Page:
Identifying Opportunities to Recruit More Individuals Above the Age of 21 into the U.S. Army

by Michael S. Pollard, Louay Constant, Joe Cheravitch, Ryan Haberman, Katherine L. Kidder, Christina Panis


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Research Questions

  1. What are the accession, attrition, and performance trends of older cohorts of first-time Army enlistees?
  2. What are the current constraints to recruiting this group?
  3. What recruitment strategies could more effectively recruit them?

The Army is facing an increasingly difficult recruiting environment. Although the Army has traditionally focused most of its recruiting efforts on high school diploma holders ages 18 to 24, a 2014 RAND Corporation report suggested that, as a group, older recruits score higher on enlistment qualification tests than those who join before age 20, have attained higher levels of education or have greater life experience, and, once in service, are more likely than younger recruits to reenlist and to be promoted.

In this project, sponsored by the Assistant Secretary of the Army for Manpower and Reserve Affairs, a team from the RAND Arroyo Center examined the potential for recruiting individuals above the age of 21, identified barriers to recruitment, and proposed strategies for addressing those barriers. The authors analyzed the issues from both the supply and demand perspectives to derive an actionable set of recommendations for ways to improve recruitment among older individuals.

It is important to acknowledge that this research was conducted in fiscal year 2019 prior to the COVID-19 pandemic; while the authors provide comments throughout on issues and recommendations on which the pandemic may have a substantial impact, pandemic-specific experiences were not the focus of the analysis.

Key Findings

  • Older individuals represent a potential growth area for Army recruiting.
  • The quality of older recruits is generally high.
  • Age, in itself, does not appear to pose a significant barrier to accession.
  • Older recruits attrite at higher rates during basic training, at lower rates in their first term.
  • Accession of older recruits may require more time and resources.
  • Recruiters typically do not specifically target older recruits.
  • Virtual recruiting may be especially important for older recruits.
  • Recruiting of older individuals requires targeted messaging.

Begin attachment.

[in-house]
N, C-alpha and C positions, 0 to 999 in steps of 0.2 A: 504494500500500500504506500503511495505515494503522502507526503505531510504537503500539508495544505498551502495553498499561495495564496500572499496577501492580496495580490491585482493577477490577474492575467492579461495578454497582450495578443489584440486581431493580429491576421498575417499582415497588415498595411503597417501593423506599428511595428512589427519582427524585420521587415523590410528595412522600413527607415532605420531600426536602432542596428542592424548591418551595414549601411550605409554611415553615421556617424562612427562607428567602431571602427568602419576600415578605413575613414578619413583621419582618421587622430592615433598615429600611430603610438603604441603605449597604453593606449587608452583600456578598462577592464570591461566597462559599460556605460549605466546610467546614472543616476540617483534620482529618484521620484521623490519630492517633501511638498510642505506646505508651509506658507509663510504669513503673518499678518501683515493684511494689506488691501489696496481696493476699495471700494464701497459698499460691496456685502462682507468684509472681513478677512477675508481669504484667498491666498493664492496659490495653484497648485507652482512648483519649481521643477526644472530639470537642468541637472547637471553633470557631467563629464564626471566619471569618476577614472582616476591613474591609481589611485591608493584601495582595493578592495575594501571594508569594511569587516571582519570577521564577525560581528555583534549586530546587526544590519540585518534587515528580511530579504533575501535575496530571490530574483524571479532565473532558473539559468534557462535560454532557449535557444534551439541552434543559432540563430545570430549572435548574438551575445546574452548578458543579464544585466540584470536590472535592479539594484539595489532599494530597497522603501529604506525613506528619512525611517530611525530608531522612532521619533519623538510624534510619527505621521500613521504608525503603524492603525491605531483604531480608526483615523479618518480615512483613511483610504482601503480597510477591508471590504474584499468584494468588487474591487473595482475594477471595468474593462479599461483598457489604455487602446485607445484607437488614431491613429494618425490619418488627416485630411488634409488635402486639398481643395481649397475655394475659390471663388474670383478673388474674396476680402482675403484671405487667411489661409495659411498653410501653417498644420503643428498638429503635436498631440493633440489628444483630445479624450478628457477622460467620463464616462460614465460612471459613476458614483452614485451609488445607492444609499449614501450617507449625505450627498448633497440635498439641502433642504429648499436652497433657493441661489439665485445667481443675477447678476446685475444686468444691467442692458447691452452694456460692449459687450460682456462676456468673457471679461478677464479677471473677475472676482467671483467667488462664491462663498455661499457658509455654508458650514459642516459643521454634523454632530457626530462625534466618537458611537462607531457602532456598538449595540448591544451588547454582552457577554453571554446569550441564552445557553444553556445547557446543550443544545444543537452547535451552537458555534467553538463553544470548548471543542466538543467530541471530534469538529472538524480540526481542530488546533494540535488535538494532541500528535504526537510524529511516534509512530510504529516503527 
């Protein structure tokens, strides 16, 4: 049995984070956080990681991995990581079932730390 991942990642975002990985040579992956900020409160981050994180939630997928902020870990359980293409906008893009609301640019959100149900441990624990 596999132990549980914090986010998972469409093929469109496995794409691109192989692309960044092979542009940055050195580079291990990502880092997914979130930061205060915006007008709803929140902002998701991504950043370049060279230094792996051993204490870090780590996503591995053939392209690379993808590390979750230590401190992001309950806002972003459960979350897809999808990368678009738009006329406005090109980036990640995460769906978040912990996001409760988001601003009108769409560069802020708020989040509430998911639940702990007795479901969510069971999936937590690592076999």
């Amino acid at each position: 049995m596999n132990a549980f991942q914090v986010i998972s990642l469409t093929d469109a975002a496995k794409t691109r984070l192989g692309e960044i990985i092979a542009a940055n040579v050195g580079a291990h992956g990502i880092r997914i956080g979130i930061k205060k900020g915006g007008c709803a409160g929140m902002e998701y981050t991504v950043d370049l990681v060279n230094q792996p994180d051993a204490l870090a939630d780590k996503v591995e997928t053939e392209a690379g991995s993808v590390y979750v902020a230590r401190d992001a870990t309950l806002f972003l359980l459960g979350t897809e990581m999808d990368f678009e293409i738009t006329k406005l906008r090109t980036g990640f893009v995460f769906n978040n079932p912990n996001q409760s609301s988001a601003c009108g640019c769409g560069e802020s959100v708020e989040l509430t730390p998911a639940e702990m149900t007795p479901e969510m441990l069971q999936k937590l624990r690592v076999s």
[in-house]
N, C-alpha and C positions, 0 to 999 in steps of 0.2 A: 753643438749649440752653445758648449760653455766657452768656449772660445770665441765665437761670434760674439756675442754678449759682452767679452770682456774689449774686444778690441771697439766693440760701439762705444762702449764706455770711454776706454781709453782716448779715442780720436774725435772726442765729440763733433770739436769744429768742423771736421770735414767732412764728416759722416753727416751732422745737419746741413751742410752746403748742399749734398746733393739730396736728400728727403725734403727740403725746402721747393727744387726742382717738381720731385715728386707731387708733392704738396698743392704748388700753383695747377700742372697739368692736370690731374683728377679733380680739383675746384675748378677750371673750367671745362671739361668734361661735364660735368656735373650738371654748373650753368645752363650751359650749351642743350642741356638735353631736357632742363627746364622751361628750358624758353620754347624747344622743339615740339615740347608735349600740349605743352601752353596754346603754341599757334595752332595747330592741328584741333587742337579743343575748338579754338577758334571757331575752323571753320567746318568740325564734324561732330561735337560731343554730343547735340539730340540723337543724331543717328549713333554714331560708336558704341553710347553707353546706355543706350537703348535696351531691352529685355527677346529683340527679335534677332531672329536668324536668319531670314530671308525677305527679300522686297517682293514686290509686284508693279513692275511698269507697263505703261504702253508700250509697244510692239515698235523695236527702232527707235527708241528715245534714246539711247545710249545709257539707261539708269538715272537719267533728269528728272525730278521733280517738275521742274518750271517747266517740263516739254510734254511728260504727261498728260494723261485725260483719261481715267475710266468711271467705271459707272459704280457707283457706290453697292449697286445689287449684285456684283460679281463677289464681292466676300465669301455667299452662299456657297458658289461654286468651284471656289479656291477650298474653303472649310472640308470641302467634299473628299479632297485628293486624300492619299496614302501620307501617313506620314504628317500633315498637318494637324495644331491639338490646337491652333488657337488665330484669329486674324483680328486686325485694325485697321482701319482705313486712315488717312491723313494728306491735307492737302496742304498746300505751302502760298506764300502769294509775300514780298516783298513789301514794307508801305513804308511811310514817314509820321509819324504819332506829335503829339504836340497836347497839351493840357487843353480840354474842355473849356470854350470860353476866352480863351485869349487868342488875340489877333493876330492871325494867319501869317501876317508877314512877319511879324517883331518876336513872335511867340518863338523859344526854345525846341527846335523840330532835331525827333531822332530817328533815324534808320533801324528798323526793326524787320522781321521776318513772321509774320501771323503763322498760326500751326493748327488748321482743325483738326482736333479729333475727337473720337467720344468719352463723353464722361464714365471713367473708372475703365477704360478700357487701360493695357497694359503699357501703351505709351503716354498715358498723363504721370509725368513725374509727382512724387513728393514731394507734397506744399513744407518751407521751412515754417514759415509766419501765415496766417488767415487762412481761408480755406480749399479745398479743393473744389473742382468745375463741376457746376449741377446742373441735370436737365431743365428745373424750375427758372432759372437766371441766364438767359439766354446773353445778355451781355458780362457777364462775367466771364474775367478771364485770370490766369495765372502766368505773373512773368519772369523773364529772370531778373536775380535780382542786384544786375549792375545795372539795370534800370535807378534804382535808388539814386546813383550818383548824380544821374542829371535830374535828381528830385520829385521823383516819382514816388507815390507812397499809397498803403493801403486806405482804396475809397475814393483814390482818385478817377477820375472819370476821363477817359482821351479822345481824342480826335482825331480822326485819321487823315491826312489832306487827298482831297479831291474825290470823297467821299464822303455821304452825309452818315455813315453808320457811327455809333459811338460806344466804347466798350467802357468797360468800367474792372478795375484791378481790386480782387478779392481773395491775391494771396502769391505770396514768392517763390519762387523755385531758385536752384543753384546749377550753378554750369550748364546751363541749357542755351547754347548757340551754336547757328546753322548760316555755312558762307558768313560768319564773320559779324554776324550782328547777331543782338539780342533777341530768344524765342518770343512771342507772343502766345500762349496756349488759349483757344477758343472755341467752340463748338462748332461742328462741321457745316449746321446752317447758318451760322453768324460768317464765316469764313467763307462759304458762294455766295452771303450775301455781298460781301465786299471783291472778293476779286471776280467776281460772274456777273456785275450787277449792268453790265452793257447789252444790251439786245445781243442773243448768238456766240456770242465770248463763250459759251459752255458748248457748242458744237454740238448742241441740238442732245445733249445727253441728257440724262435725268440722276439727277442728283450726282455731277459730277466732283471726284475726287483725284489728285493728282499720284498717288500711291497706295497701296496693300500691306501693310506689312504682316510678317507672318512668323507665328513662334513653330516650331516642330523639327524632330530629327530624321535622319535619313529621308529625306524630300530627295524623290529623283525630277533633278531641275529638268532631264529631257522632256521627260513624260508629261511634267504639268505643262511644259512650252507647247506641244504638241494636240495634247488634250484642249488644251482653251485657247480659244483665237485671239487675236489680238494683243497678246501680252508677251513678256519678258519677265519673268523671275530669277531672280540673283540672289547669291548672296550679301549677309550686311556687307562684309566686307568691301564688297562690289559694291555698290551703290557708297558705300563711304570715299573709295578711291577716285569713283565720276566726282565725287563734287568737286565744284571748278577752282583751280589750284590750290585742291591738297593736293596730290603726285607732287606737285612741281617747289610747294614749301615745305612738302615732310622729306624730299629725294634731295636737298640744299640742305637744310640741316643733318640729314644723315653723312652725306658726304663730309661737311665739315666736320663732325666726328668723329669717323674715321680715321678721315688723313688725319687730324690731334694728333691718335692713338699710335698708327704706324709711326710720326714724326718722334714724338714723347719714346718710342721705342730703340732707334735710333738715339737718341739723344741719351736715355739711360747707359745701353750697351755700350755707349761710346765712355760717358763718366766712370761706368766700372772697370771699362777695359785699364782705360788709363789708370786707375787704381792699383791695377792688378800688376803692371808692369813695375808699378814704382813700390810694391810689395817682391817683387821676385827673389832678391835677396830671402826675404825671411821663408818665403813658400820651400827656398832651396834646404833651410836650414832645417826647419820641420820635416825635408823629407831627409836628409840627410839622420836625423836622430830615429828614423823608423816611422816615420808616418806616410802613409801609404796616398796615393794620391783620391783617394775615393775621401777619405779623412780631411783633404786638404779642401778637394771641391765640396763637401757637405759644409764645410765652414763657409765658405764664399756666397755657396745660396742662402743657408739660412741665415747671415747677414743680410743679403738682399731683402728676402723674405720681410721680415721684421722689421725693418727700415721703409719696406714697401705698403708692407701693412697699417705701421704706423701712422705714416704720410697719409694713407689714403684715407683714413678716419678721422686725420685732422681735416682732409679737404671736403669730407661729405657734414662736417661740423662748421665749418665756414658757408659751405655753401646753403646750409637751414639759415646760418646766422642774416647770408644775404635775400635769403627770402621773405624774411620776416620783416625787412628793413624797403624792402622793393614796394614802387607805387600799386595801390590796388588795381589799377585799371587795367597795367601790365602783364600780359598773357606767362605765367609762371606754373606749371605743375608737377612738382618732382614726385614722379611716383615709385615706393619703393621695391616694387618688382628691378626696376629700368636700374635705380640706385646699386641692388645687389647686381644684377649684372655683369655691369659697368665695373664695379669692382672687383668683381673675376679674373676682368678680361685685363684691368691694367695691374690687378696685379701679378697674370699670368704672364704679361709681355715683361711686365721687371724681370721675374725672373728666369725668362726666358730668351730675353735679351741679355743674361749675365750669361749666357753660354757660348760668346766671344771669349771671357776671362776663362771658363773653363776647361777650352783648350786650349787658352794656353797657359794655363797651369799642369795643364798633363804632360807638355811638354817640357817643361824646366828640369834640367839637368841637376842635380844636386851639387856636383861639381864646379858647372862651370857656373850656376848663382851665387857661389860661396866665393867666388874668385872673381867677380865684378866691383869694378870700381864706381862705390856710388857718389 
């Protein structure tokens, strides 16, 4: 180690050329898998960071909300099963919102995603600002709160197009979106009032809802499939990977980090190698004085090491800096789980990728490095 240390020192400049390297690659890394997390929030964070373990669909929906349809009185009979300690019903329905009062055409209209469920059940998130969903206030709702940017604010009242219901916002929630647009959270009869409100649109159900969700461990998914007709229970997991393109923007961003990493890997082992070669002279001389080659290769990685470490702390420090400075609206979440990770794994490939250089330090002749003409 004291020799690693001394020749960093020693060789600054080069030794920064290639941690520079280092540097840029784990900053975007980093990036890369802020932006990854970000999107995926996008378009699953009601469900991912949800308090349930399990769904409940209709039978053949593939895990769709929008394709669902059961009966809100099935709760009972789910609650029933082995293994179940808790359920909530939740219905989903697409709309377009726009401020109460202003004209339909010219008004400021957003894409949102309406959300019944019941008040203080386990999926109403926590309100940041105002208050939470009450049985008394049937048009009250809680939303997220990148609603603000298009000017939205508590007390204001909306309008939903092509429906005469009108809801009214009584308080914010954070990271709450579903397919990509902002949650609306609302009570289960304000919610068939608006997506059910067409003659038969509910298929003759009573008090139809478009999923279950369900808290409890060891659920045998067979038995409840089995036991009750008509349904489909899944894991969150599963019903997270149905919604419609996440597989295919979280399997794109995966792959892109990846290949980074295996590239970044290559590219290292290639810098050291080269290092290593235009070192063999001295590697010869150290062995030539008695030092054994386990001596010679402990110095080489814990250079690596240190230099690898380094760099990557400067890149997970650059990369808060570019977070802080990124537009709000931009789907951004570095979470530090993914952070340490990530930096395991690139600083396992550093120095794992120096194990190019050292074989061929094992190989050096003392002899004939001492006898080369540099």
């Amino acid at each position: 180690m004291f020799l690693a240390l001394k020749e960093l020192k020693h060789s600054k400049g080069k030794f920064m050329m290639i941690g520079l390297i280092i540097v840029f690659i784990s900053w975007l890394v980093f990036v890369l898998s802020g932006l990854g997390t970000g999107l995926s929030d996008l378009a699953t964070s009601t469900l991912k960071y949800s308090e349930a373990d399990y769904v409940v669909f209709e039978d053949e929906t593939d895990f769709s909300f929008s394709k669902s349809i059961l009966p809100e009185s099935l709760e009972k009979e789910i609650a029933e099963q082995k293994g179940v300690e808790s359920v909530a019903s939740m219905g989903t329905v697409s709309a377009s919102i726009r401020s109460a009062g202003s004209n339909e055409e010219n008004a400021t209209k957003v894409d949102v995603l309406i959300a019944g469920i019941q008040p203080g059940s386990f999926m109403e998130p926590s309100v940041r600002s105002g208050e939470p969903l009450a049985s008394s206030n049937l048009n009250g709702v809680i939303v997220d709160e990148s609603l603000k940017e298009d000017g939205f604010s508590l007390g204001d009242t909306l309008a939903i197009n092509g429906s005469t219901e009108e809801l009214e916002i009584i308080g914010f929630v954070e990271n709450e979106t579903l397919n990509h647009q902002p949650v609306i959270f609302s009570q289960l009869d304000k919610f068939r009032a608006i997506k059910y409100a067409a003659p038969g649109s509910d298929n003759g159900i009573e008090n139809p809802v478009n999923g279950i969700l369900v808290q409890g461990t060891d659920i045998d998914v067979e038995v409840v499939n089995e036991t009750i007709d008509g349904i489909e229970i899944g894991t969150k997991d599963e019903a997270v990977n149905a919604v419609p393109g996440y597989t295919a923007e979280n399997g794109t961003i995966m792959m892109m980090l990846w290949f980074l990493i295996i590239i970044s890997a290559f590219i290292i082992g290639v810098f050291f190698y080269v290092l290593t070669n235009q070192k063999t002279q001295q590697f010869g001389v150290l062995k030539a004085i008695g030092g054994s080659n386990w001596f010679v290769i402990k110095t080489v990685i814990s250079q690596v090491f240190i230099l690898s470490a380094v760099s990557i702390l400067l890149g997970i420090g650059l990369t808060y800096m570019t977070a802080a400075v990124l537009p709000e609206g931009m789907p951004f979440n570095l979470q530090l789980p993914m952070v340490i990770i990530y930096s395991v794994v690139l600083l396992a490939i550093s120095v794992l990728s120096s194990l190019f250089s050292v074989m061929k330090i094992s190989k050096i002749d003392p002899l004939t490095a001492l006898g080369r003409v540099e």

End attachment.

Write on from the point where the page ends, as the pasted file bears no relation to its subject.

• Expand the Army Loan Repayment Program.
  • Allow certain waivers to be managed at echelons below brigade.
  • Expand market research and share data more widely with station-level recruiters.
  • Expand social media and virtual recruiting teams at the battalion-and-below level.
  • Continue to broaden recruiting and marketing campaigns for wider appeal.
  • Enhance recruiter knowledge of Military Occupational Specialty options.
  • Expand virtual recruiting while strategizing long-term Army presence on campuses.

Table of Contents

  • Chapter One


  • Chapter Two

    Military Recruitment Trends Among Older Individuals: Evidence from the Literature

  • Chapter Three

    Accession, Attrition, and Reenlistment Trends

  • Chapter Four

    Recruiting Opportunities and Challenges

  • Chapter Five

    Perceptions of the Army and Motivations to Join: Findings from the Youth Poll and New Recruit Survey

  • Chapter Six

    Experiences of Enlisted Personnel

  • Chapter Seven

    Conclusions and Policy Implications and Recommendations

  • Appendix A

    Description of the Administrative Data

  • Appendix B

    Methods and Detailed Results

  • Appendix C

    Recruiter Interview Protocol

  • Appendix D

    Additional Army New Recruit Survey Results

  • Appendix E

    Focus Group Discussion Guide

  • Appendix F

    Table of Military Occupational Specialties

Research conducted by

This research was sponsored by the Assistant Secretary of the Army for Manpower and Reserve Affairs and conducted by the Personnel, Training, and Health Program within the RAND Arroyo Center.

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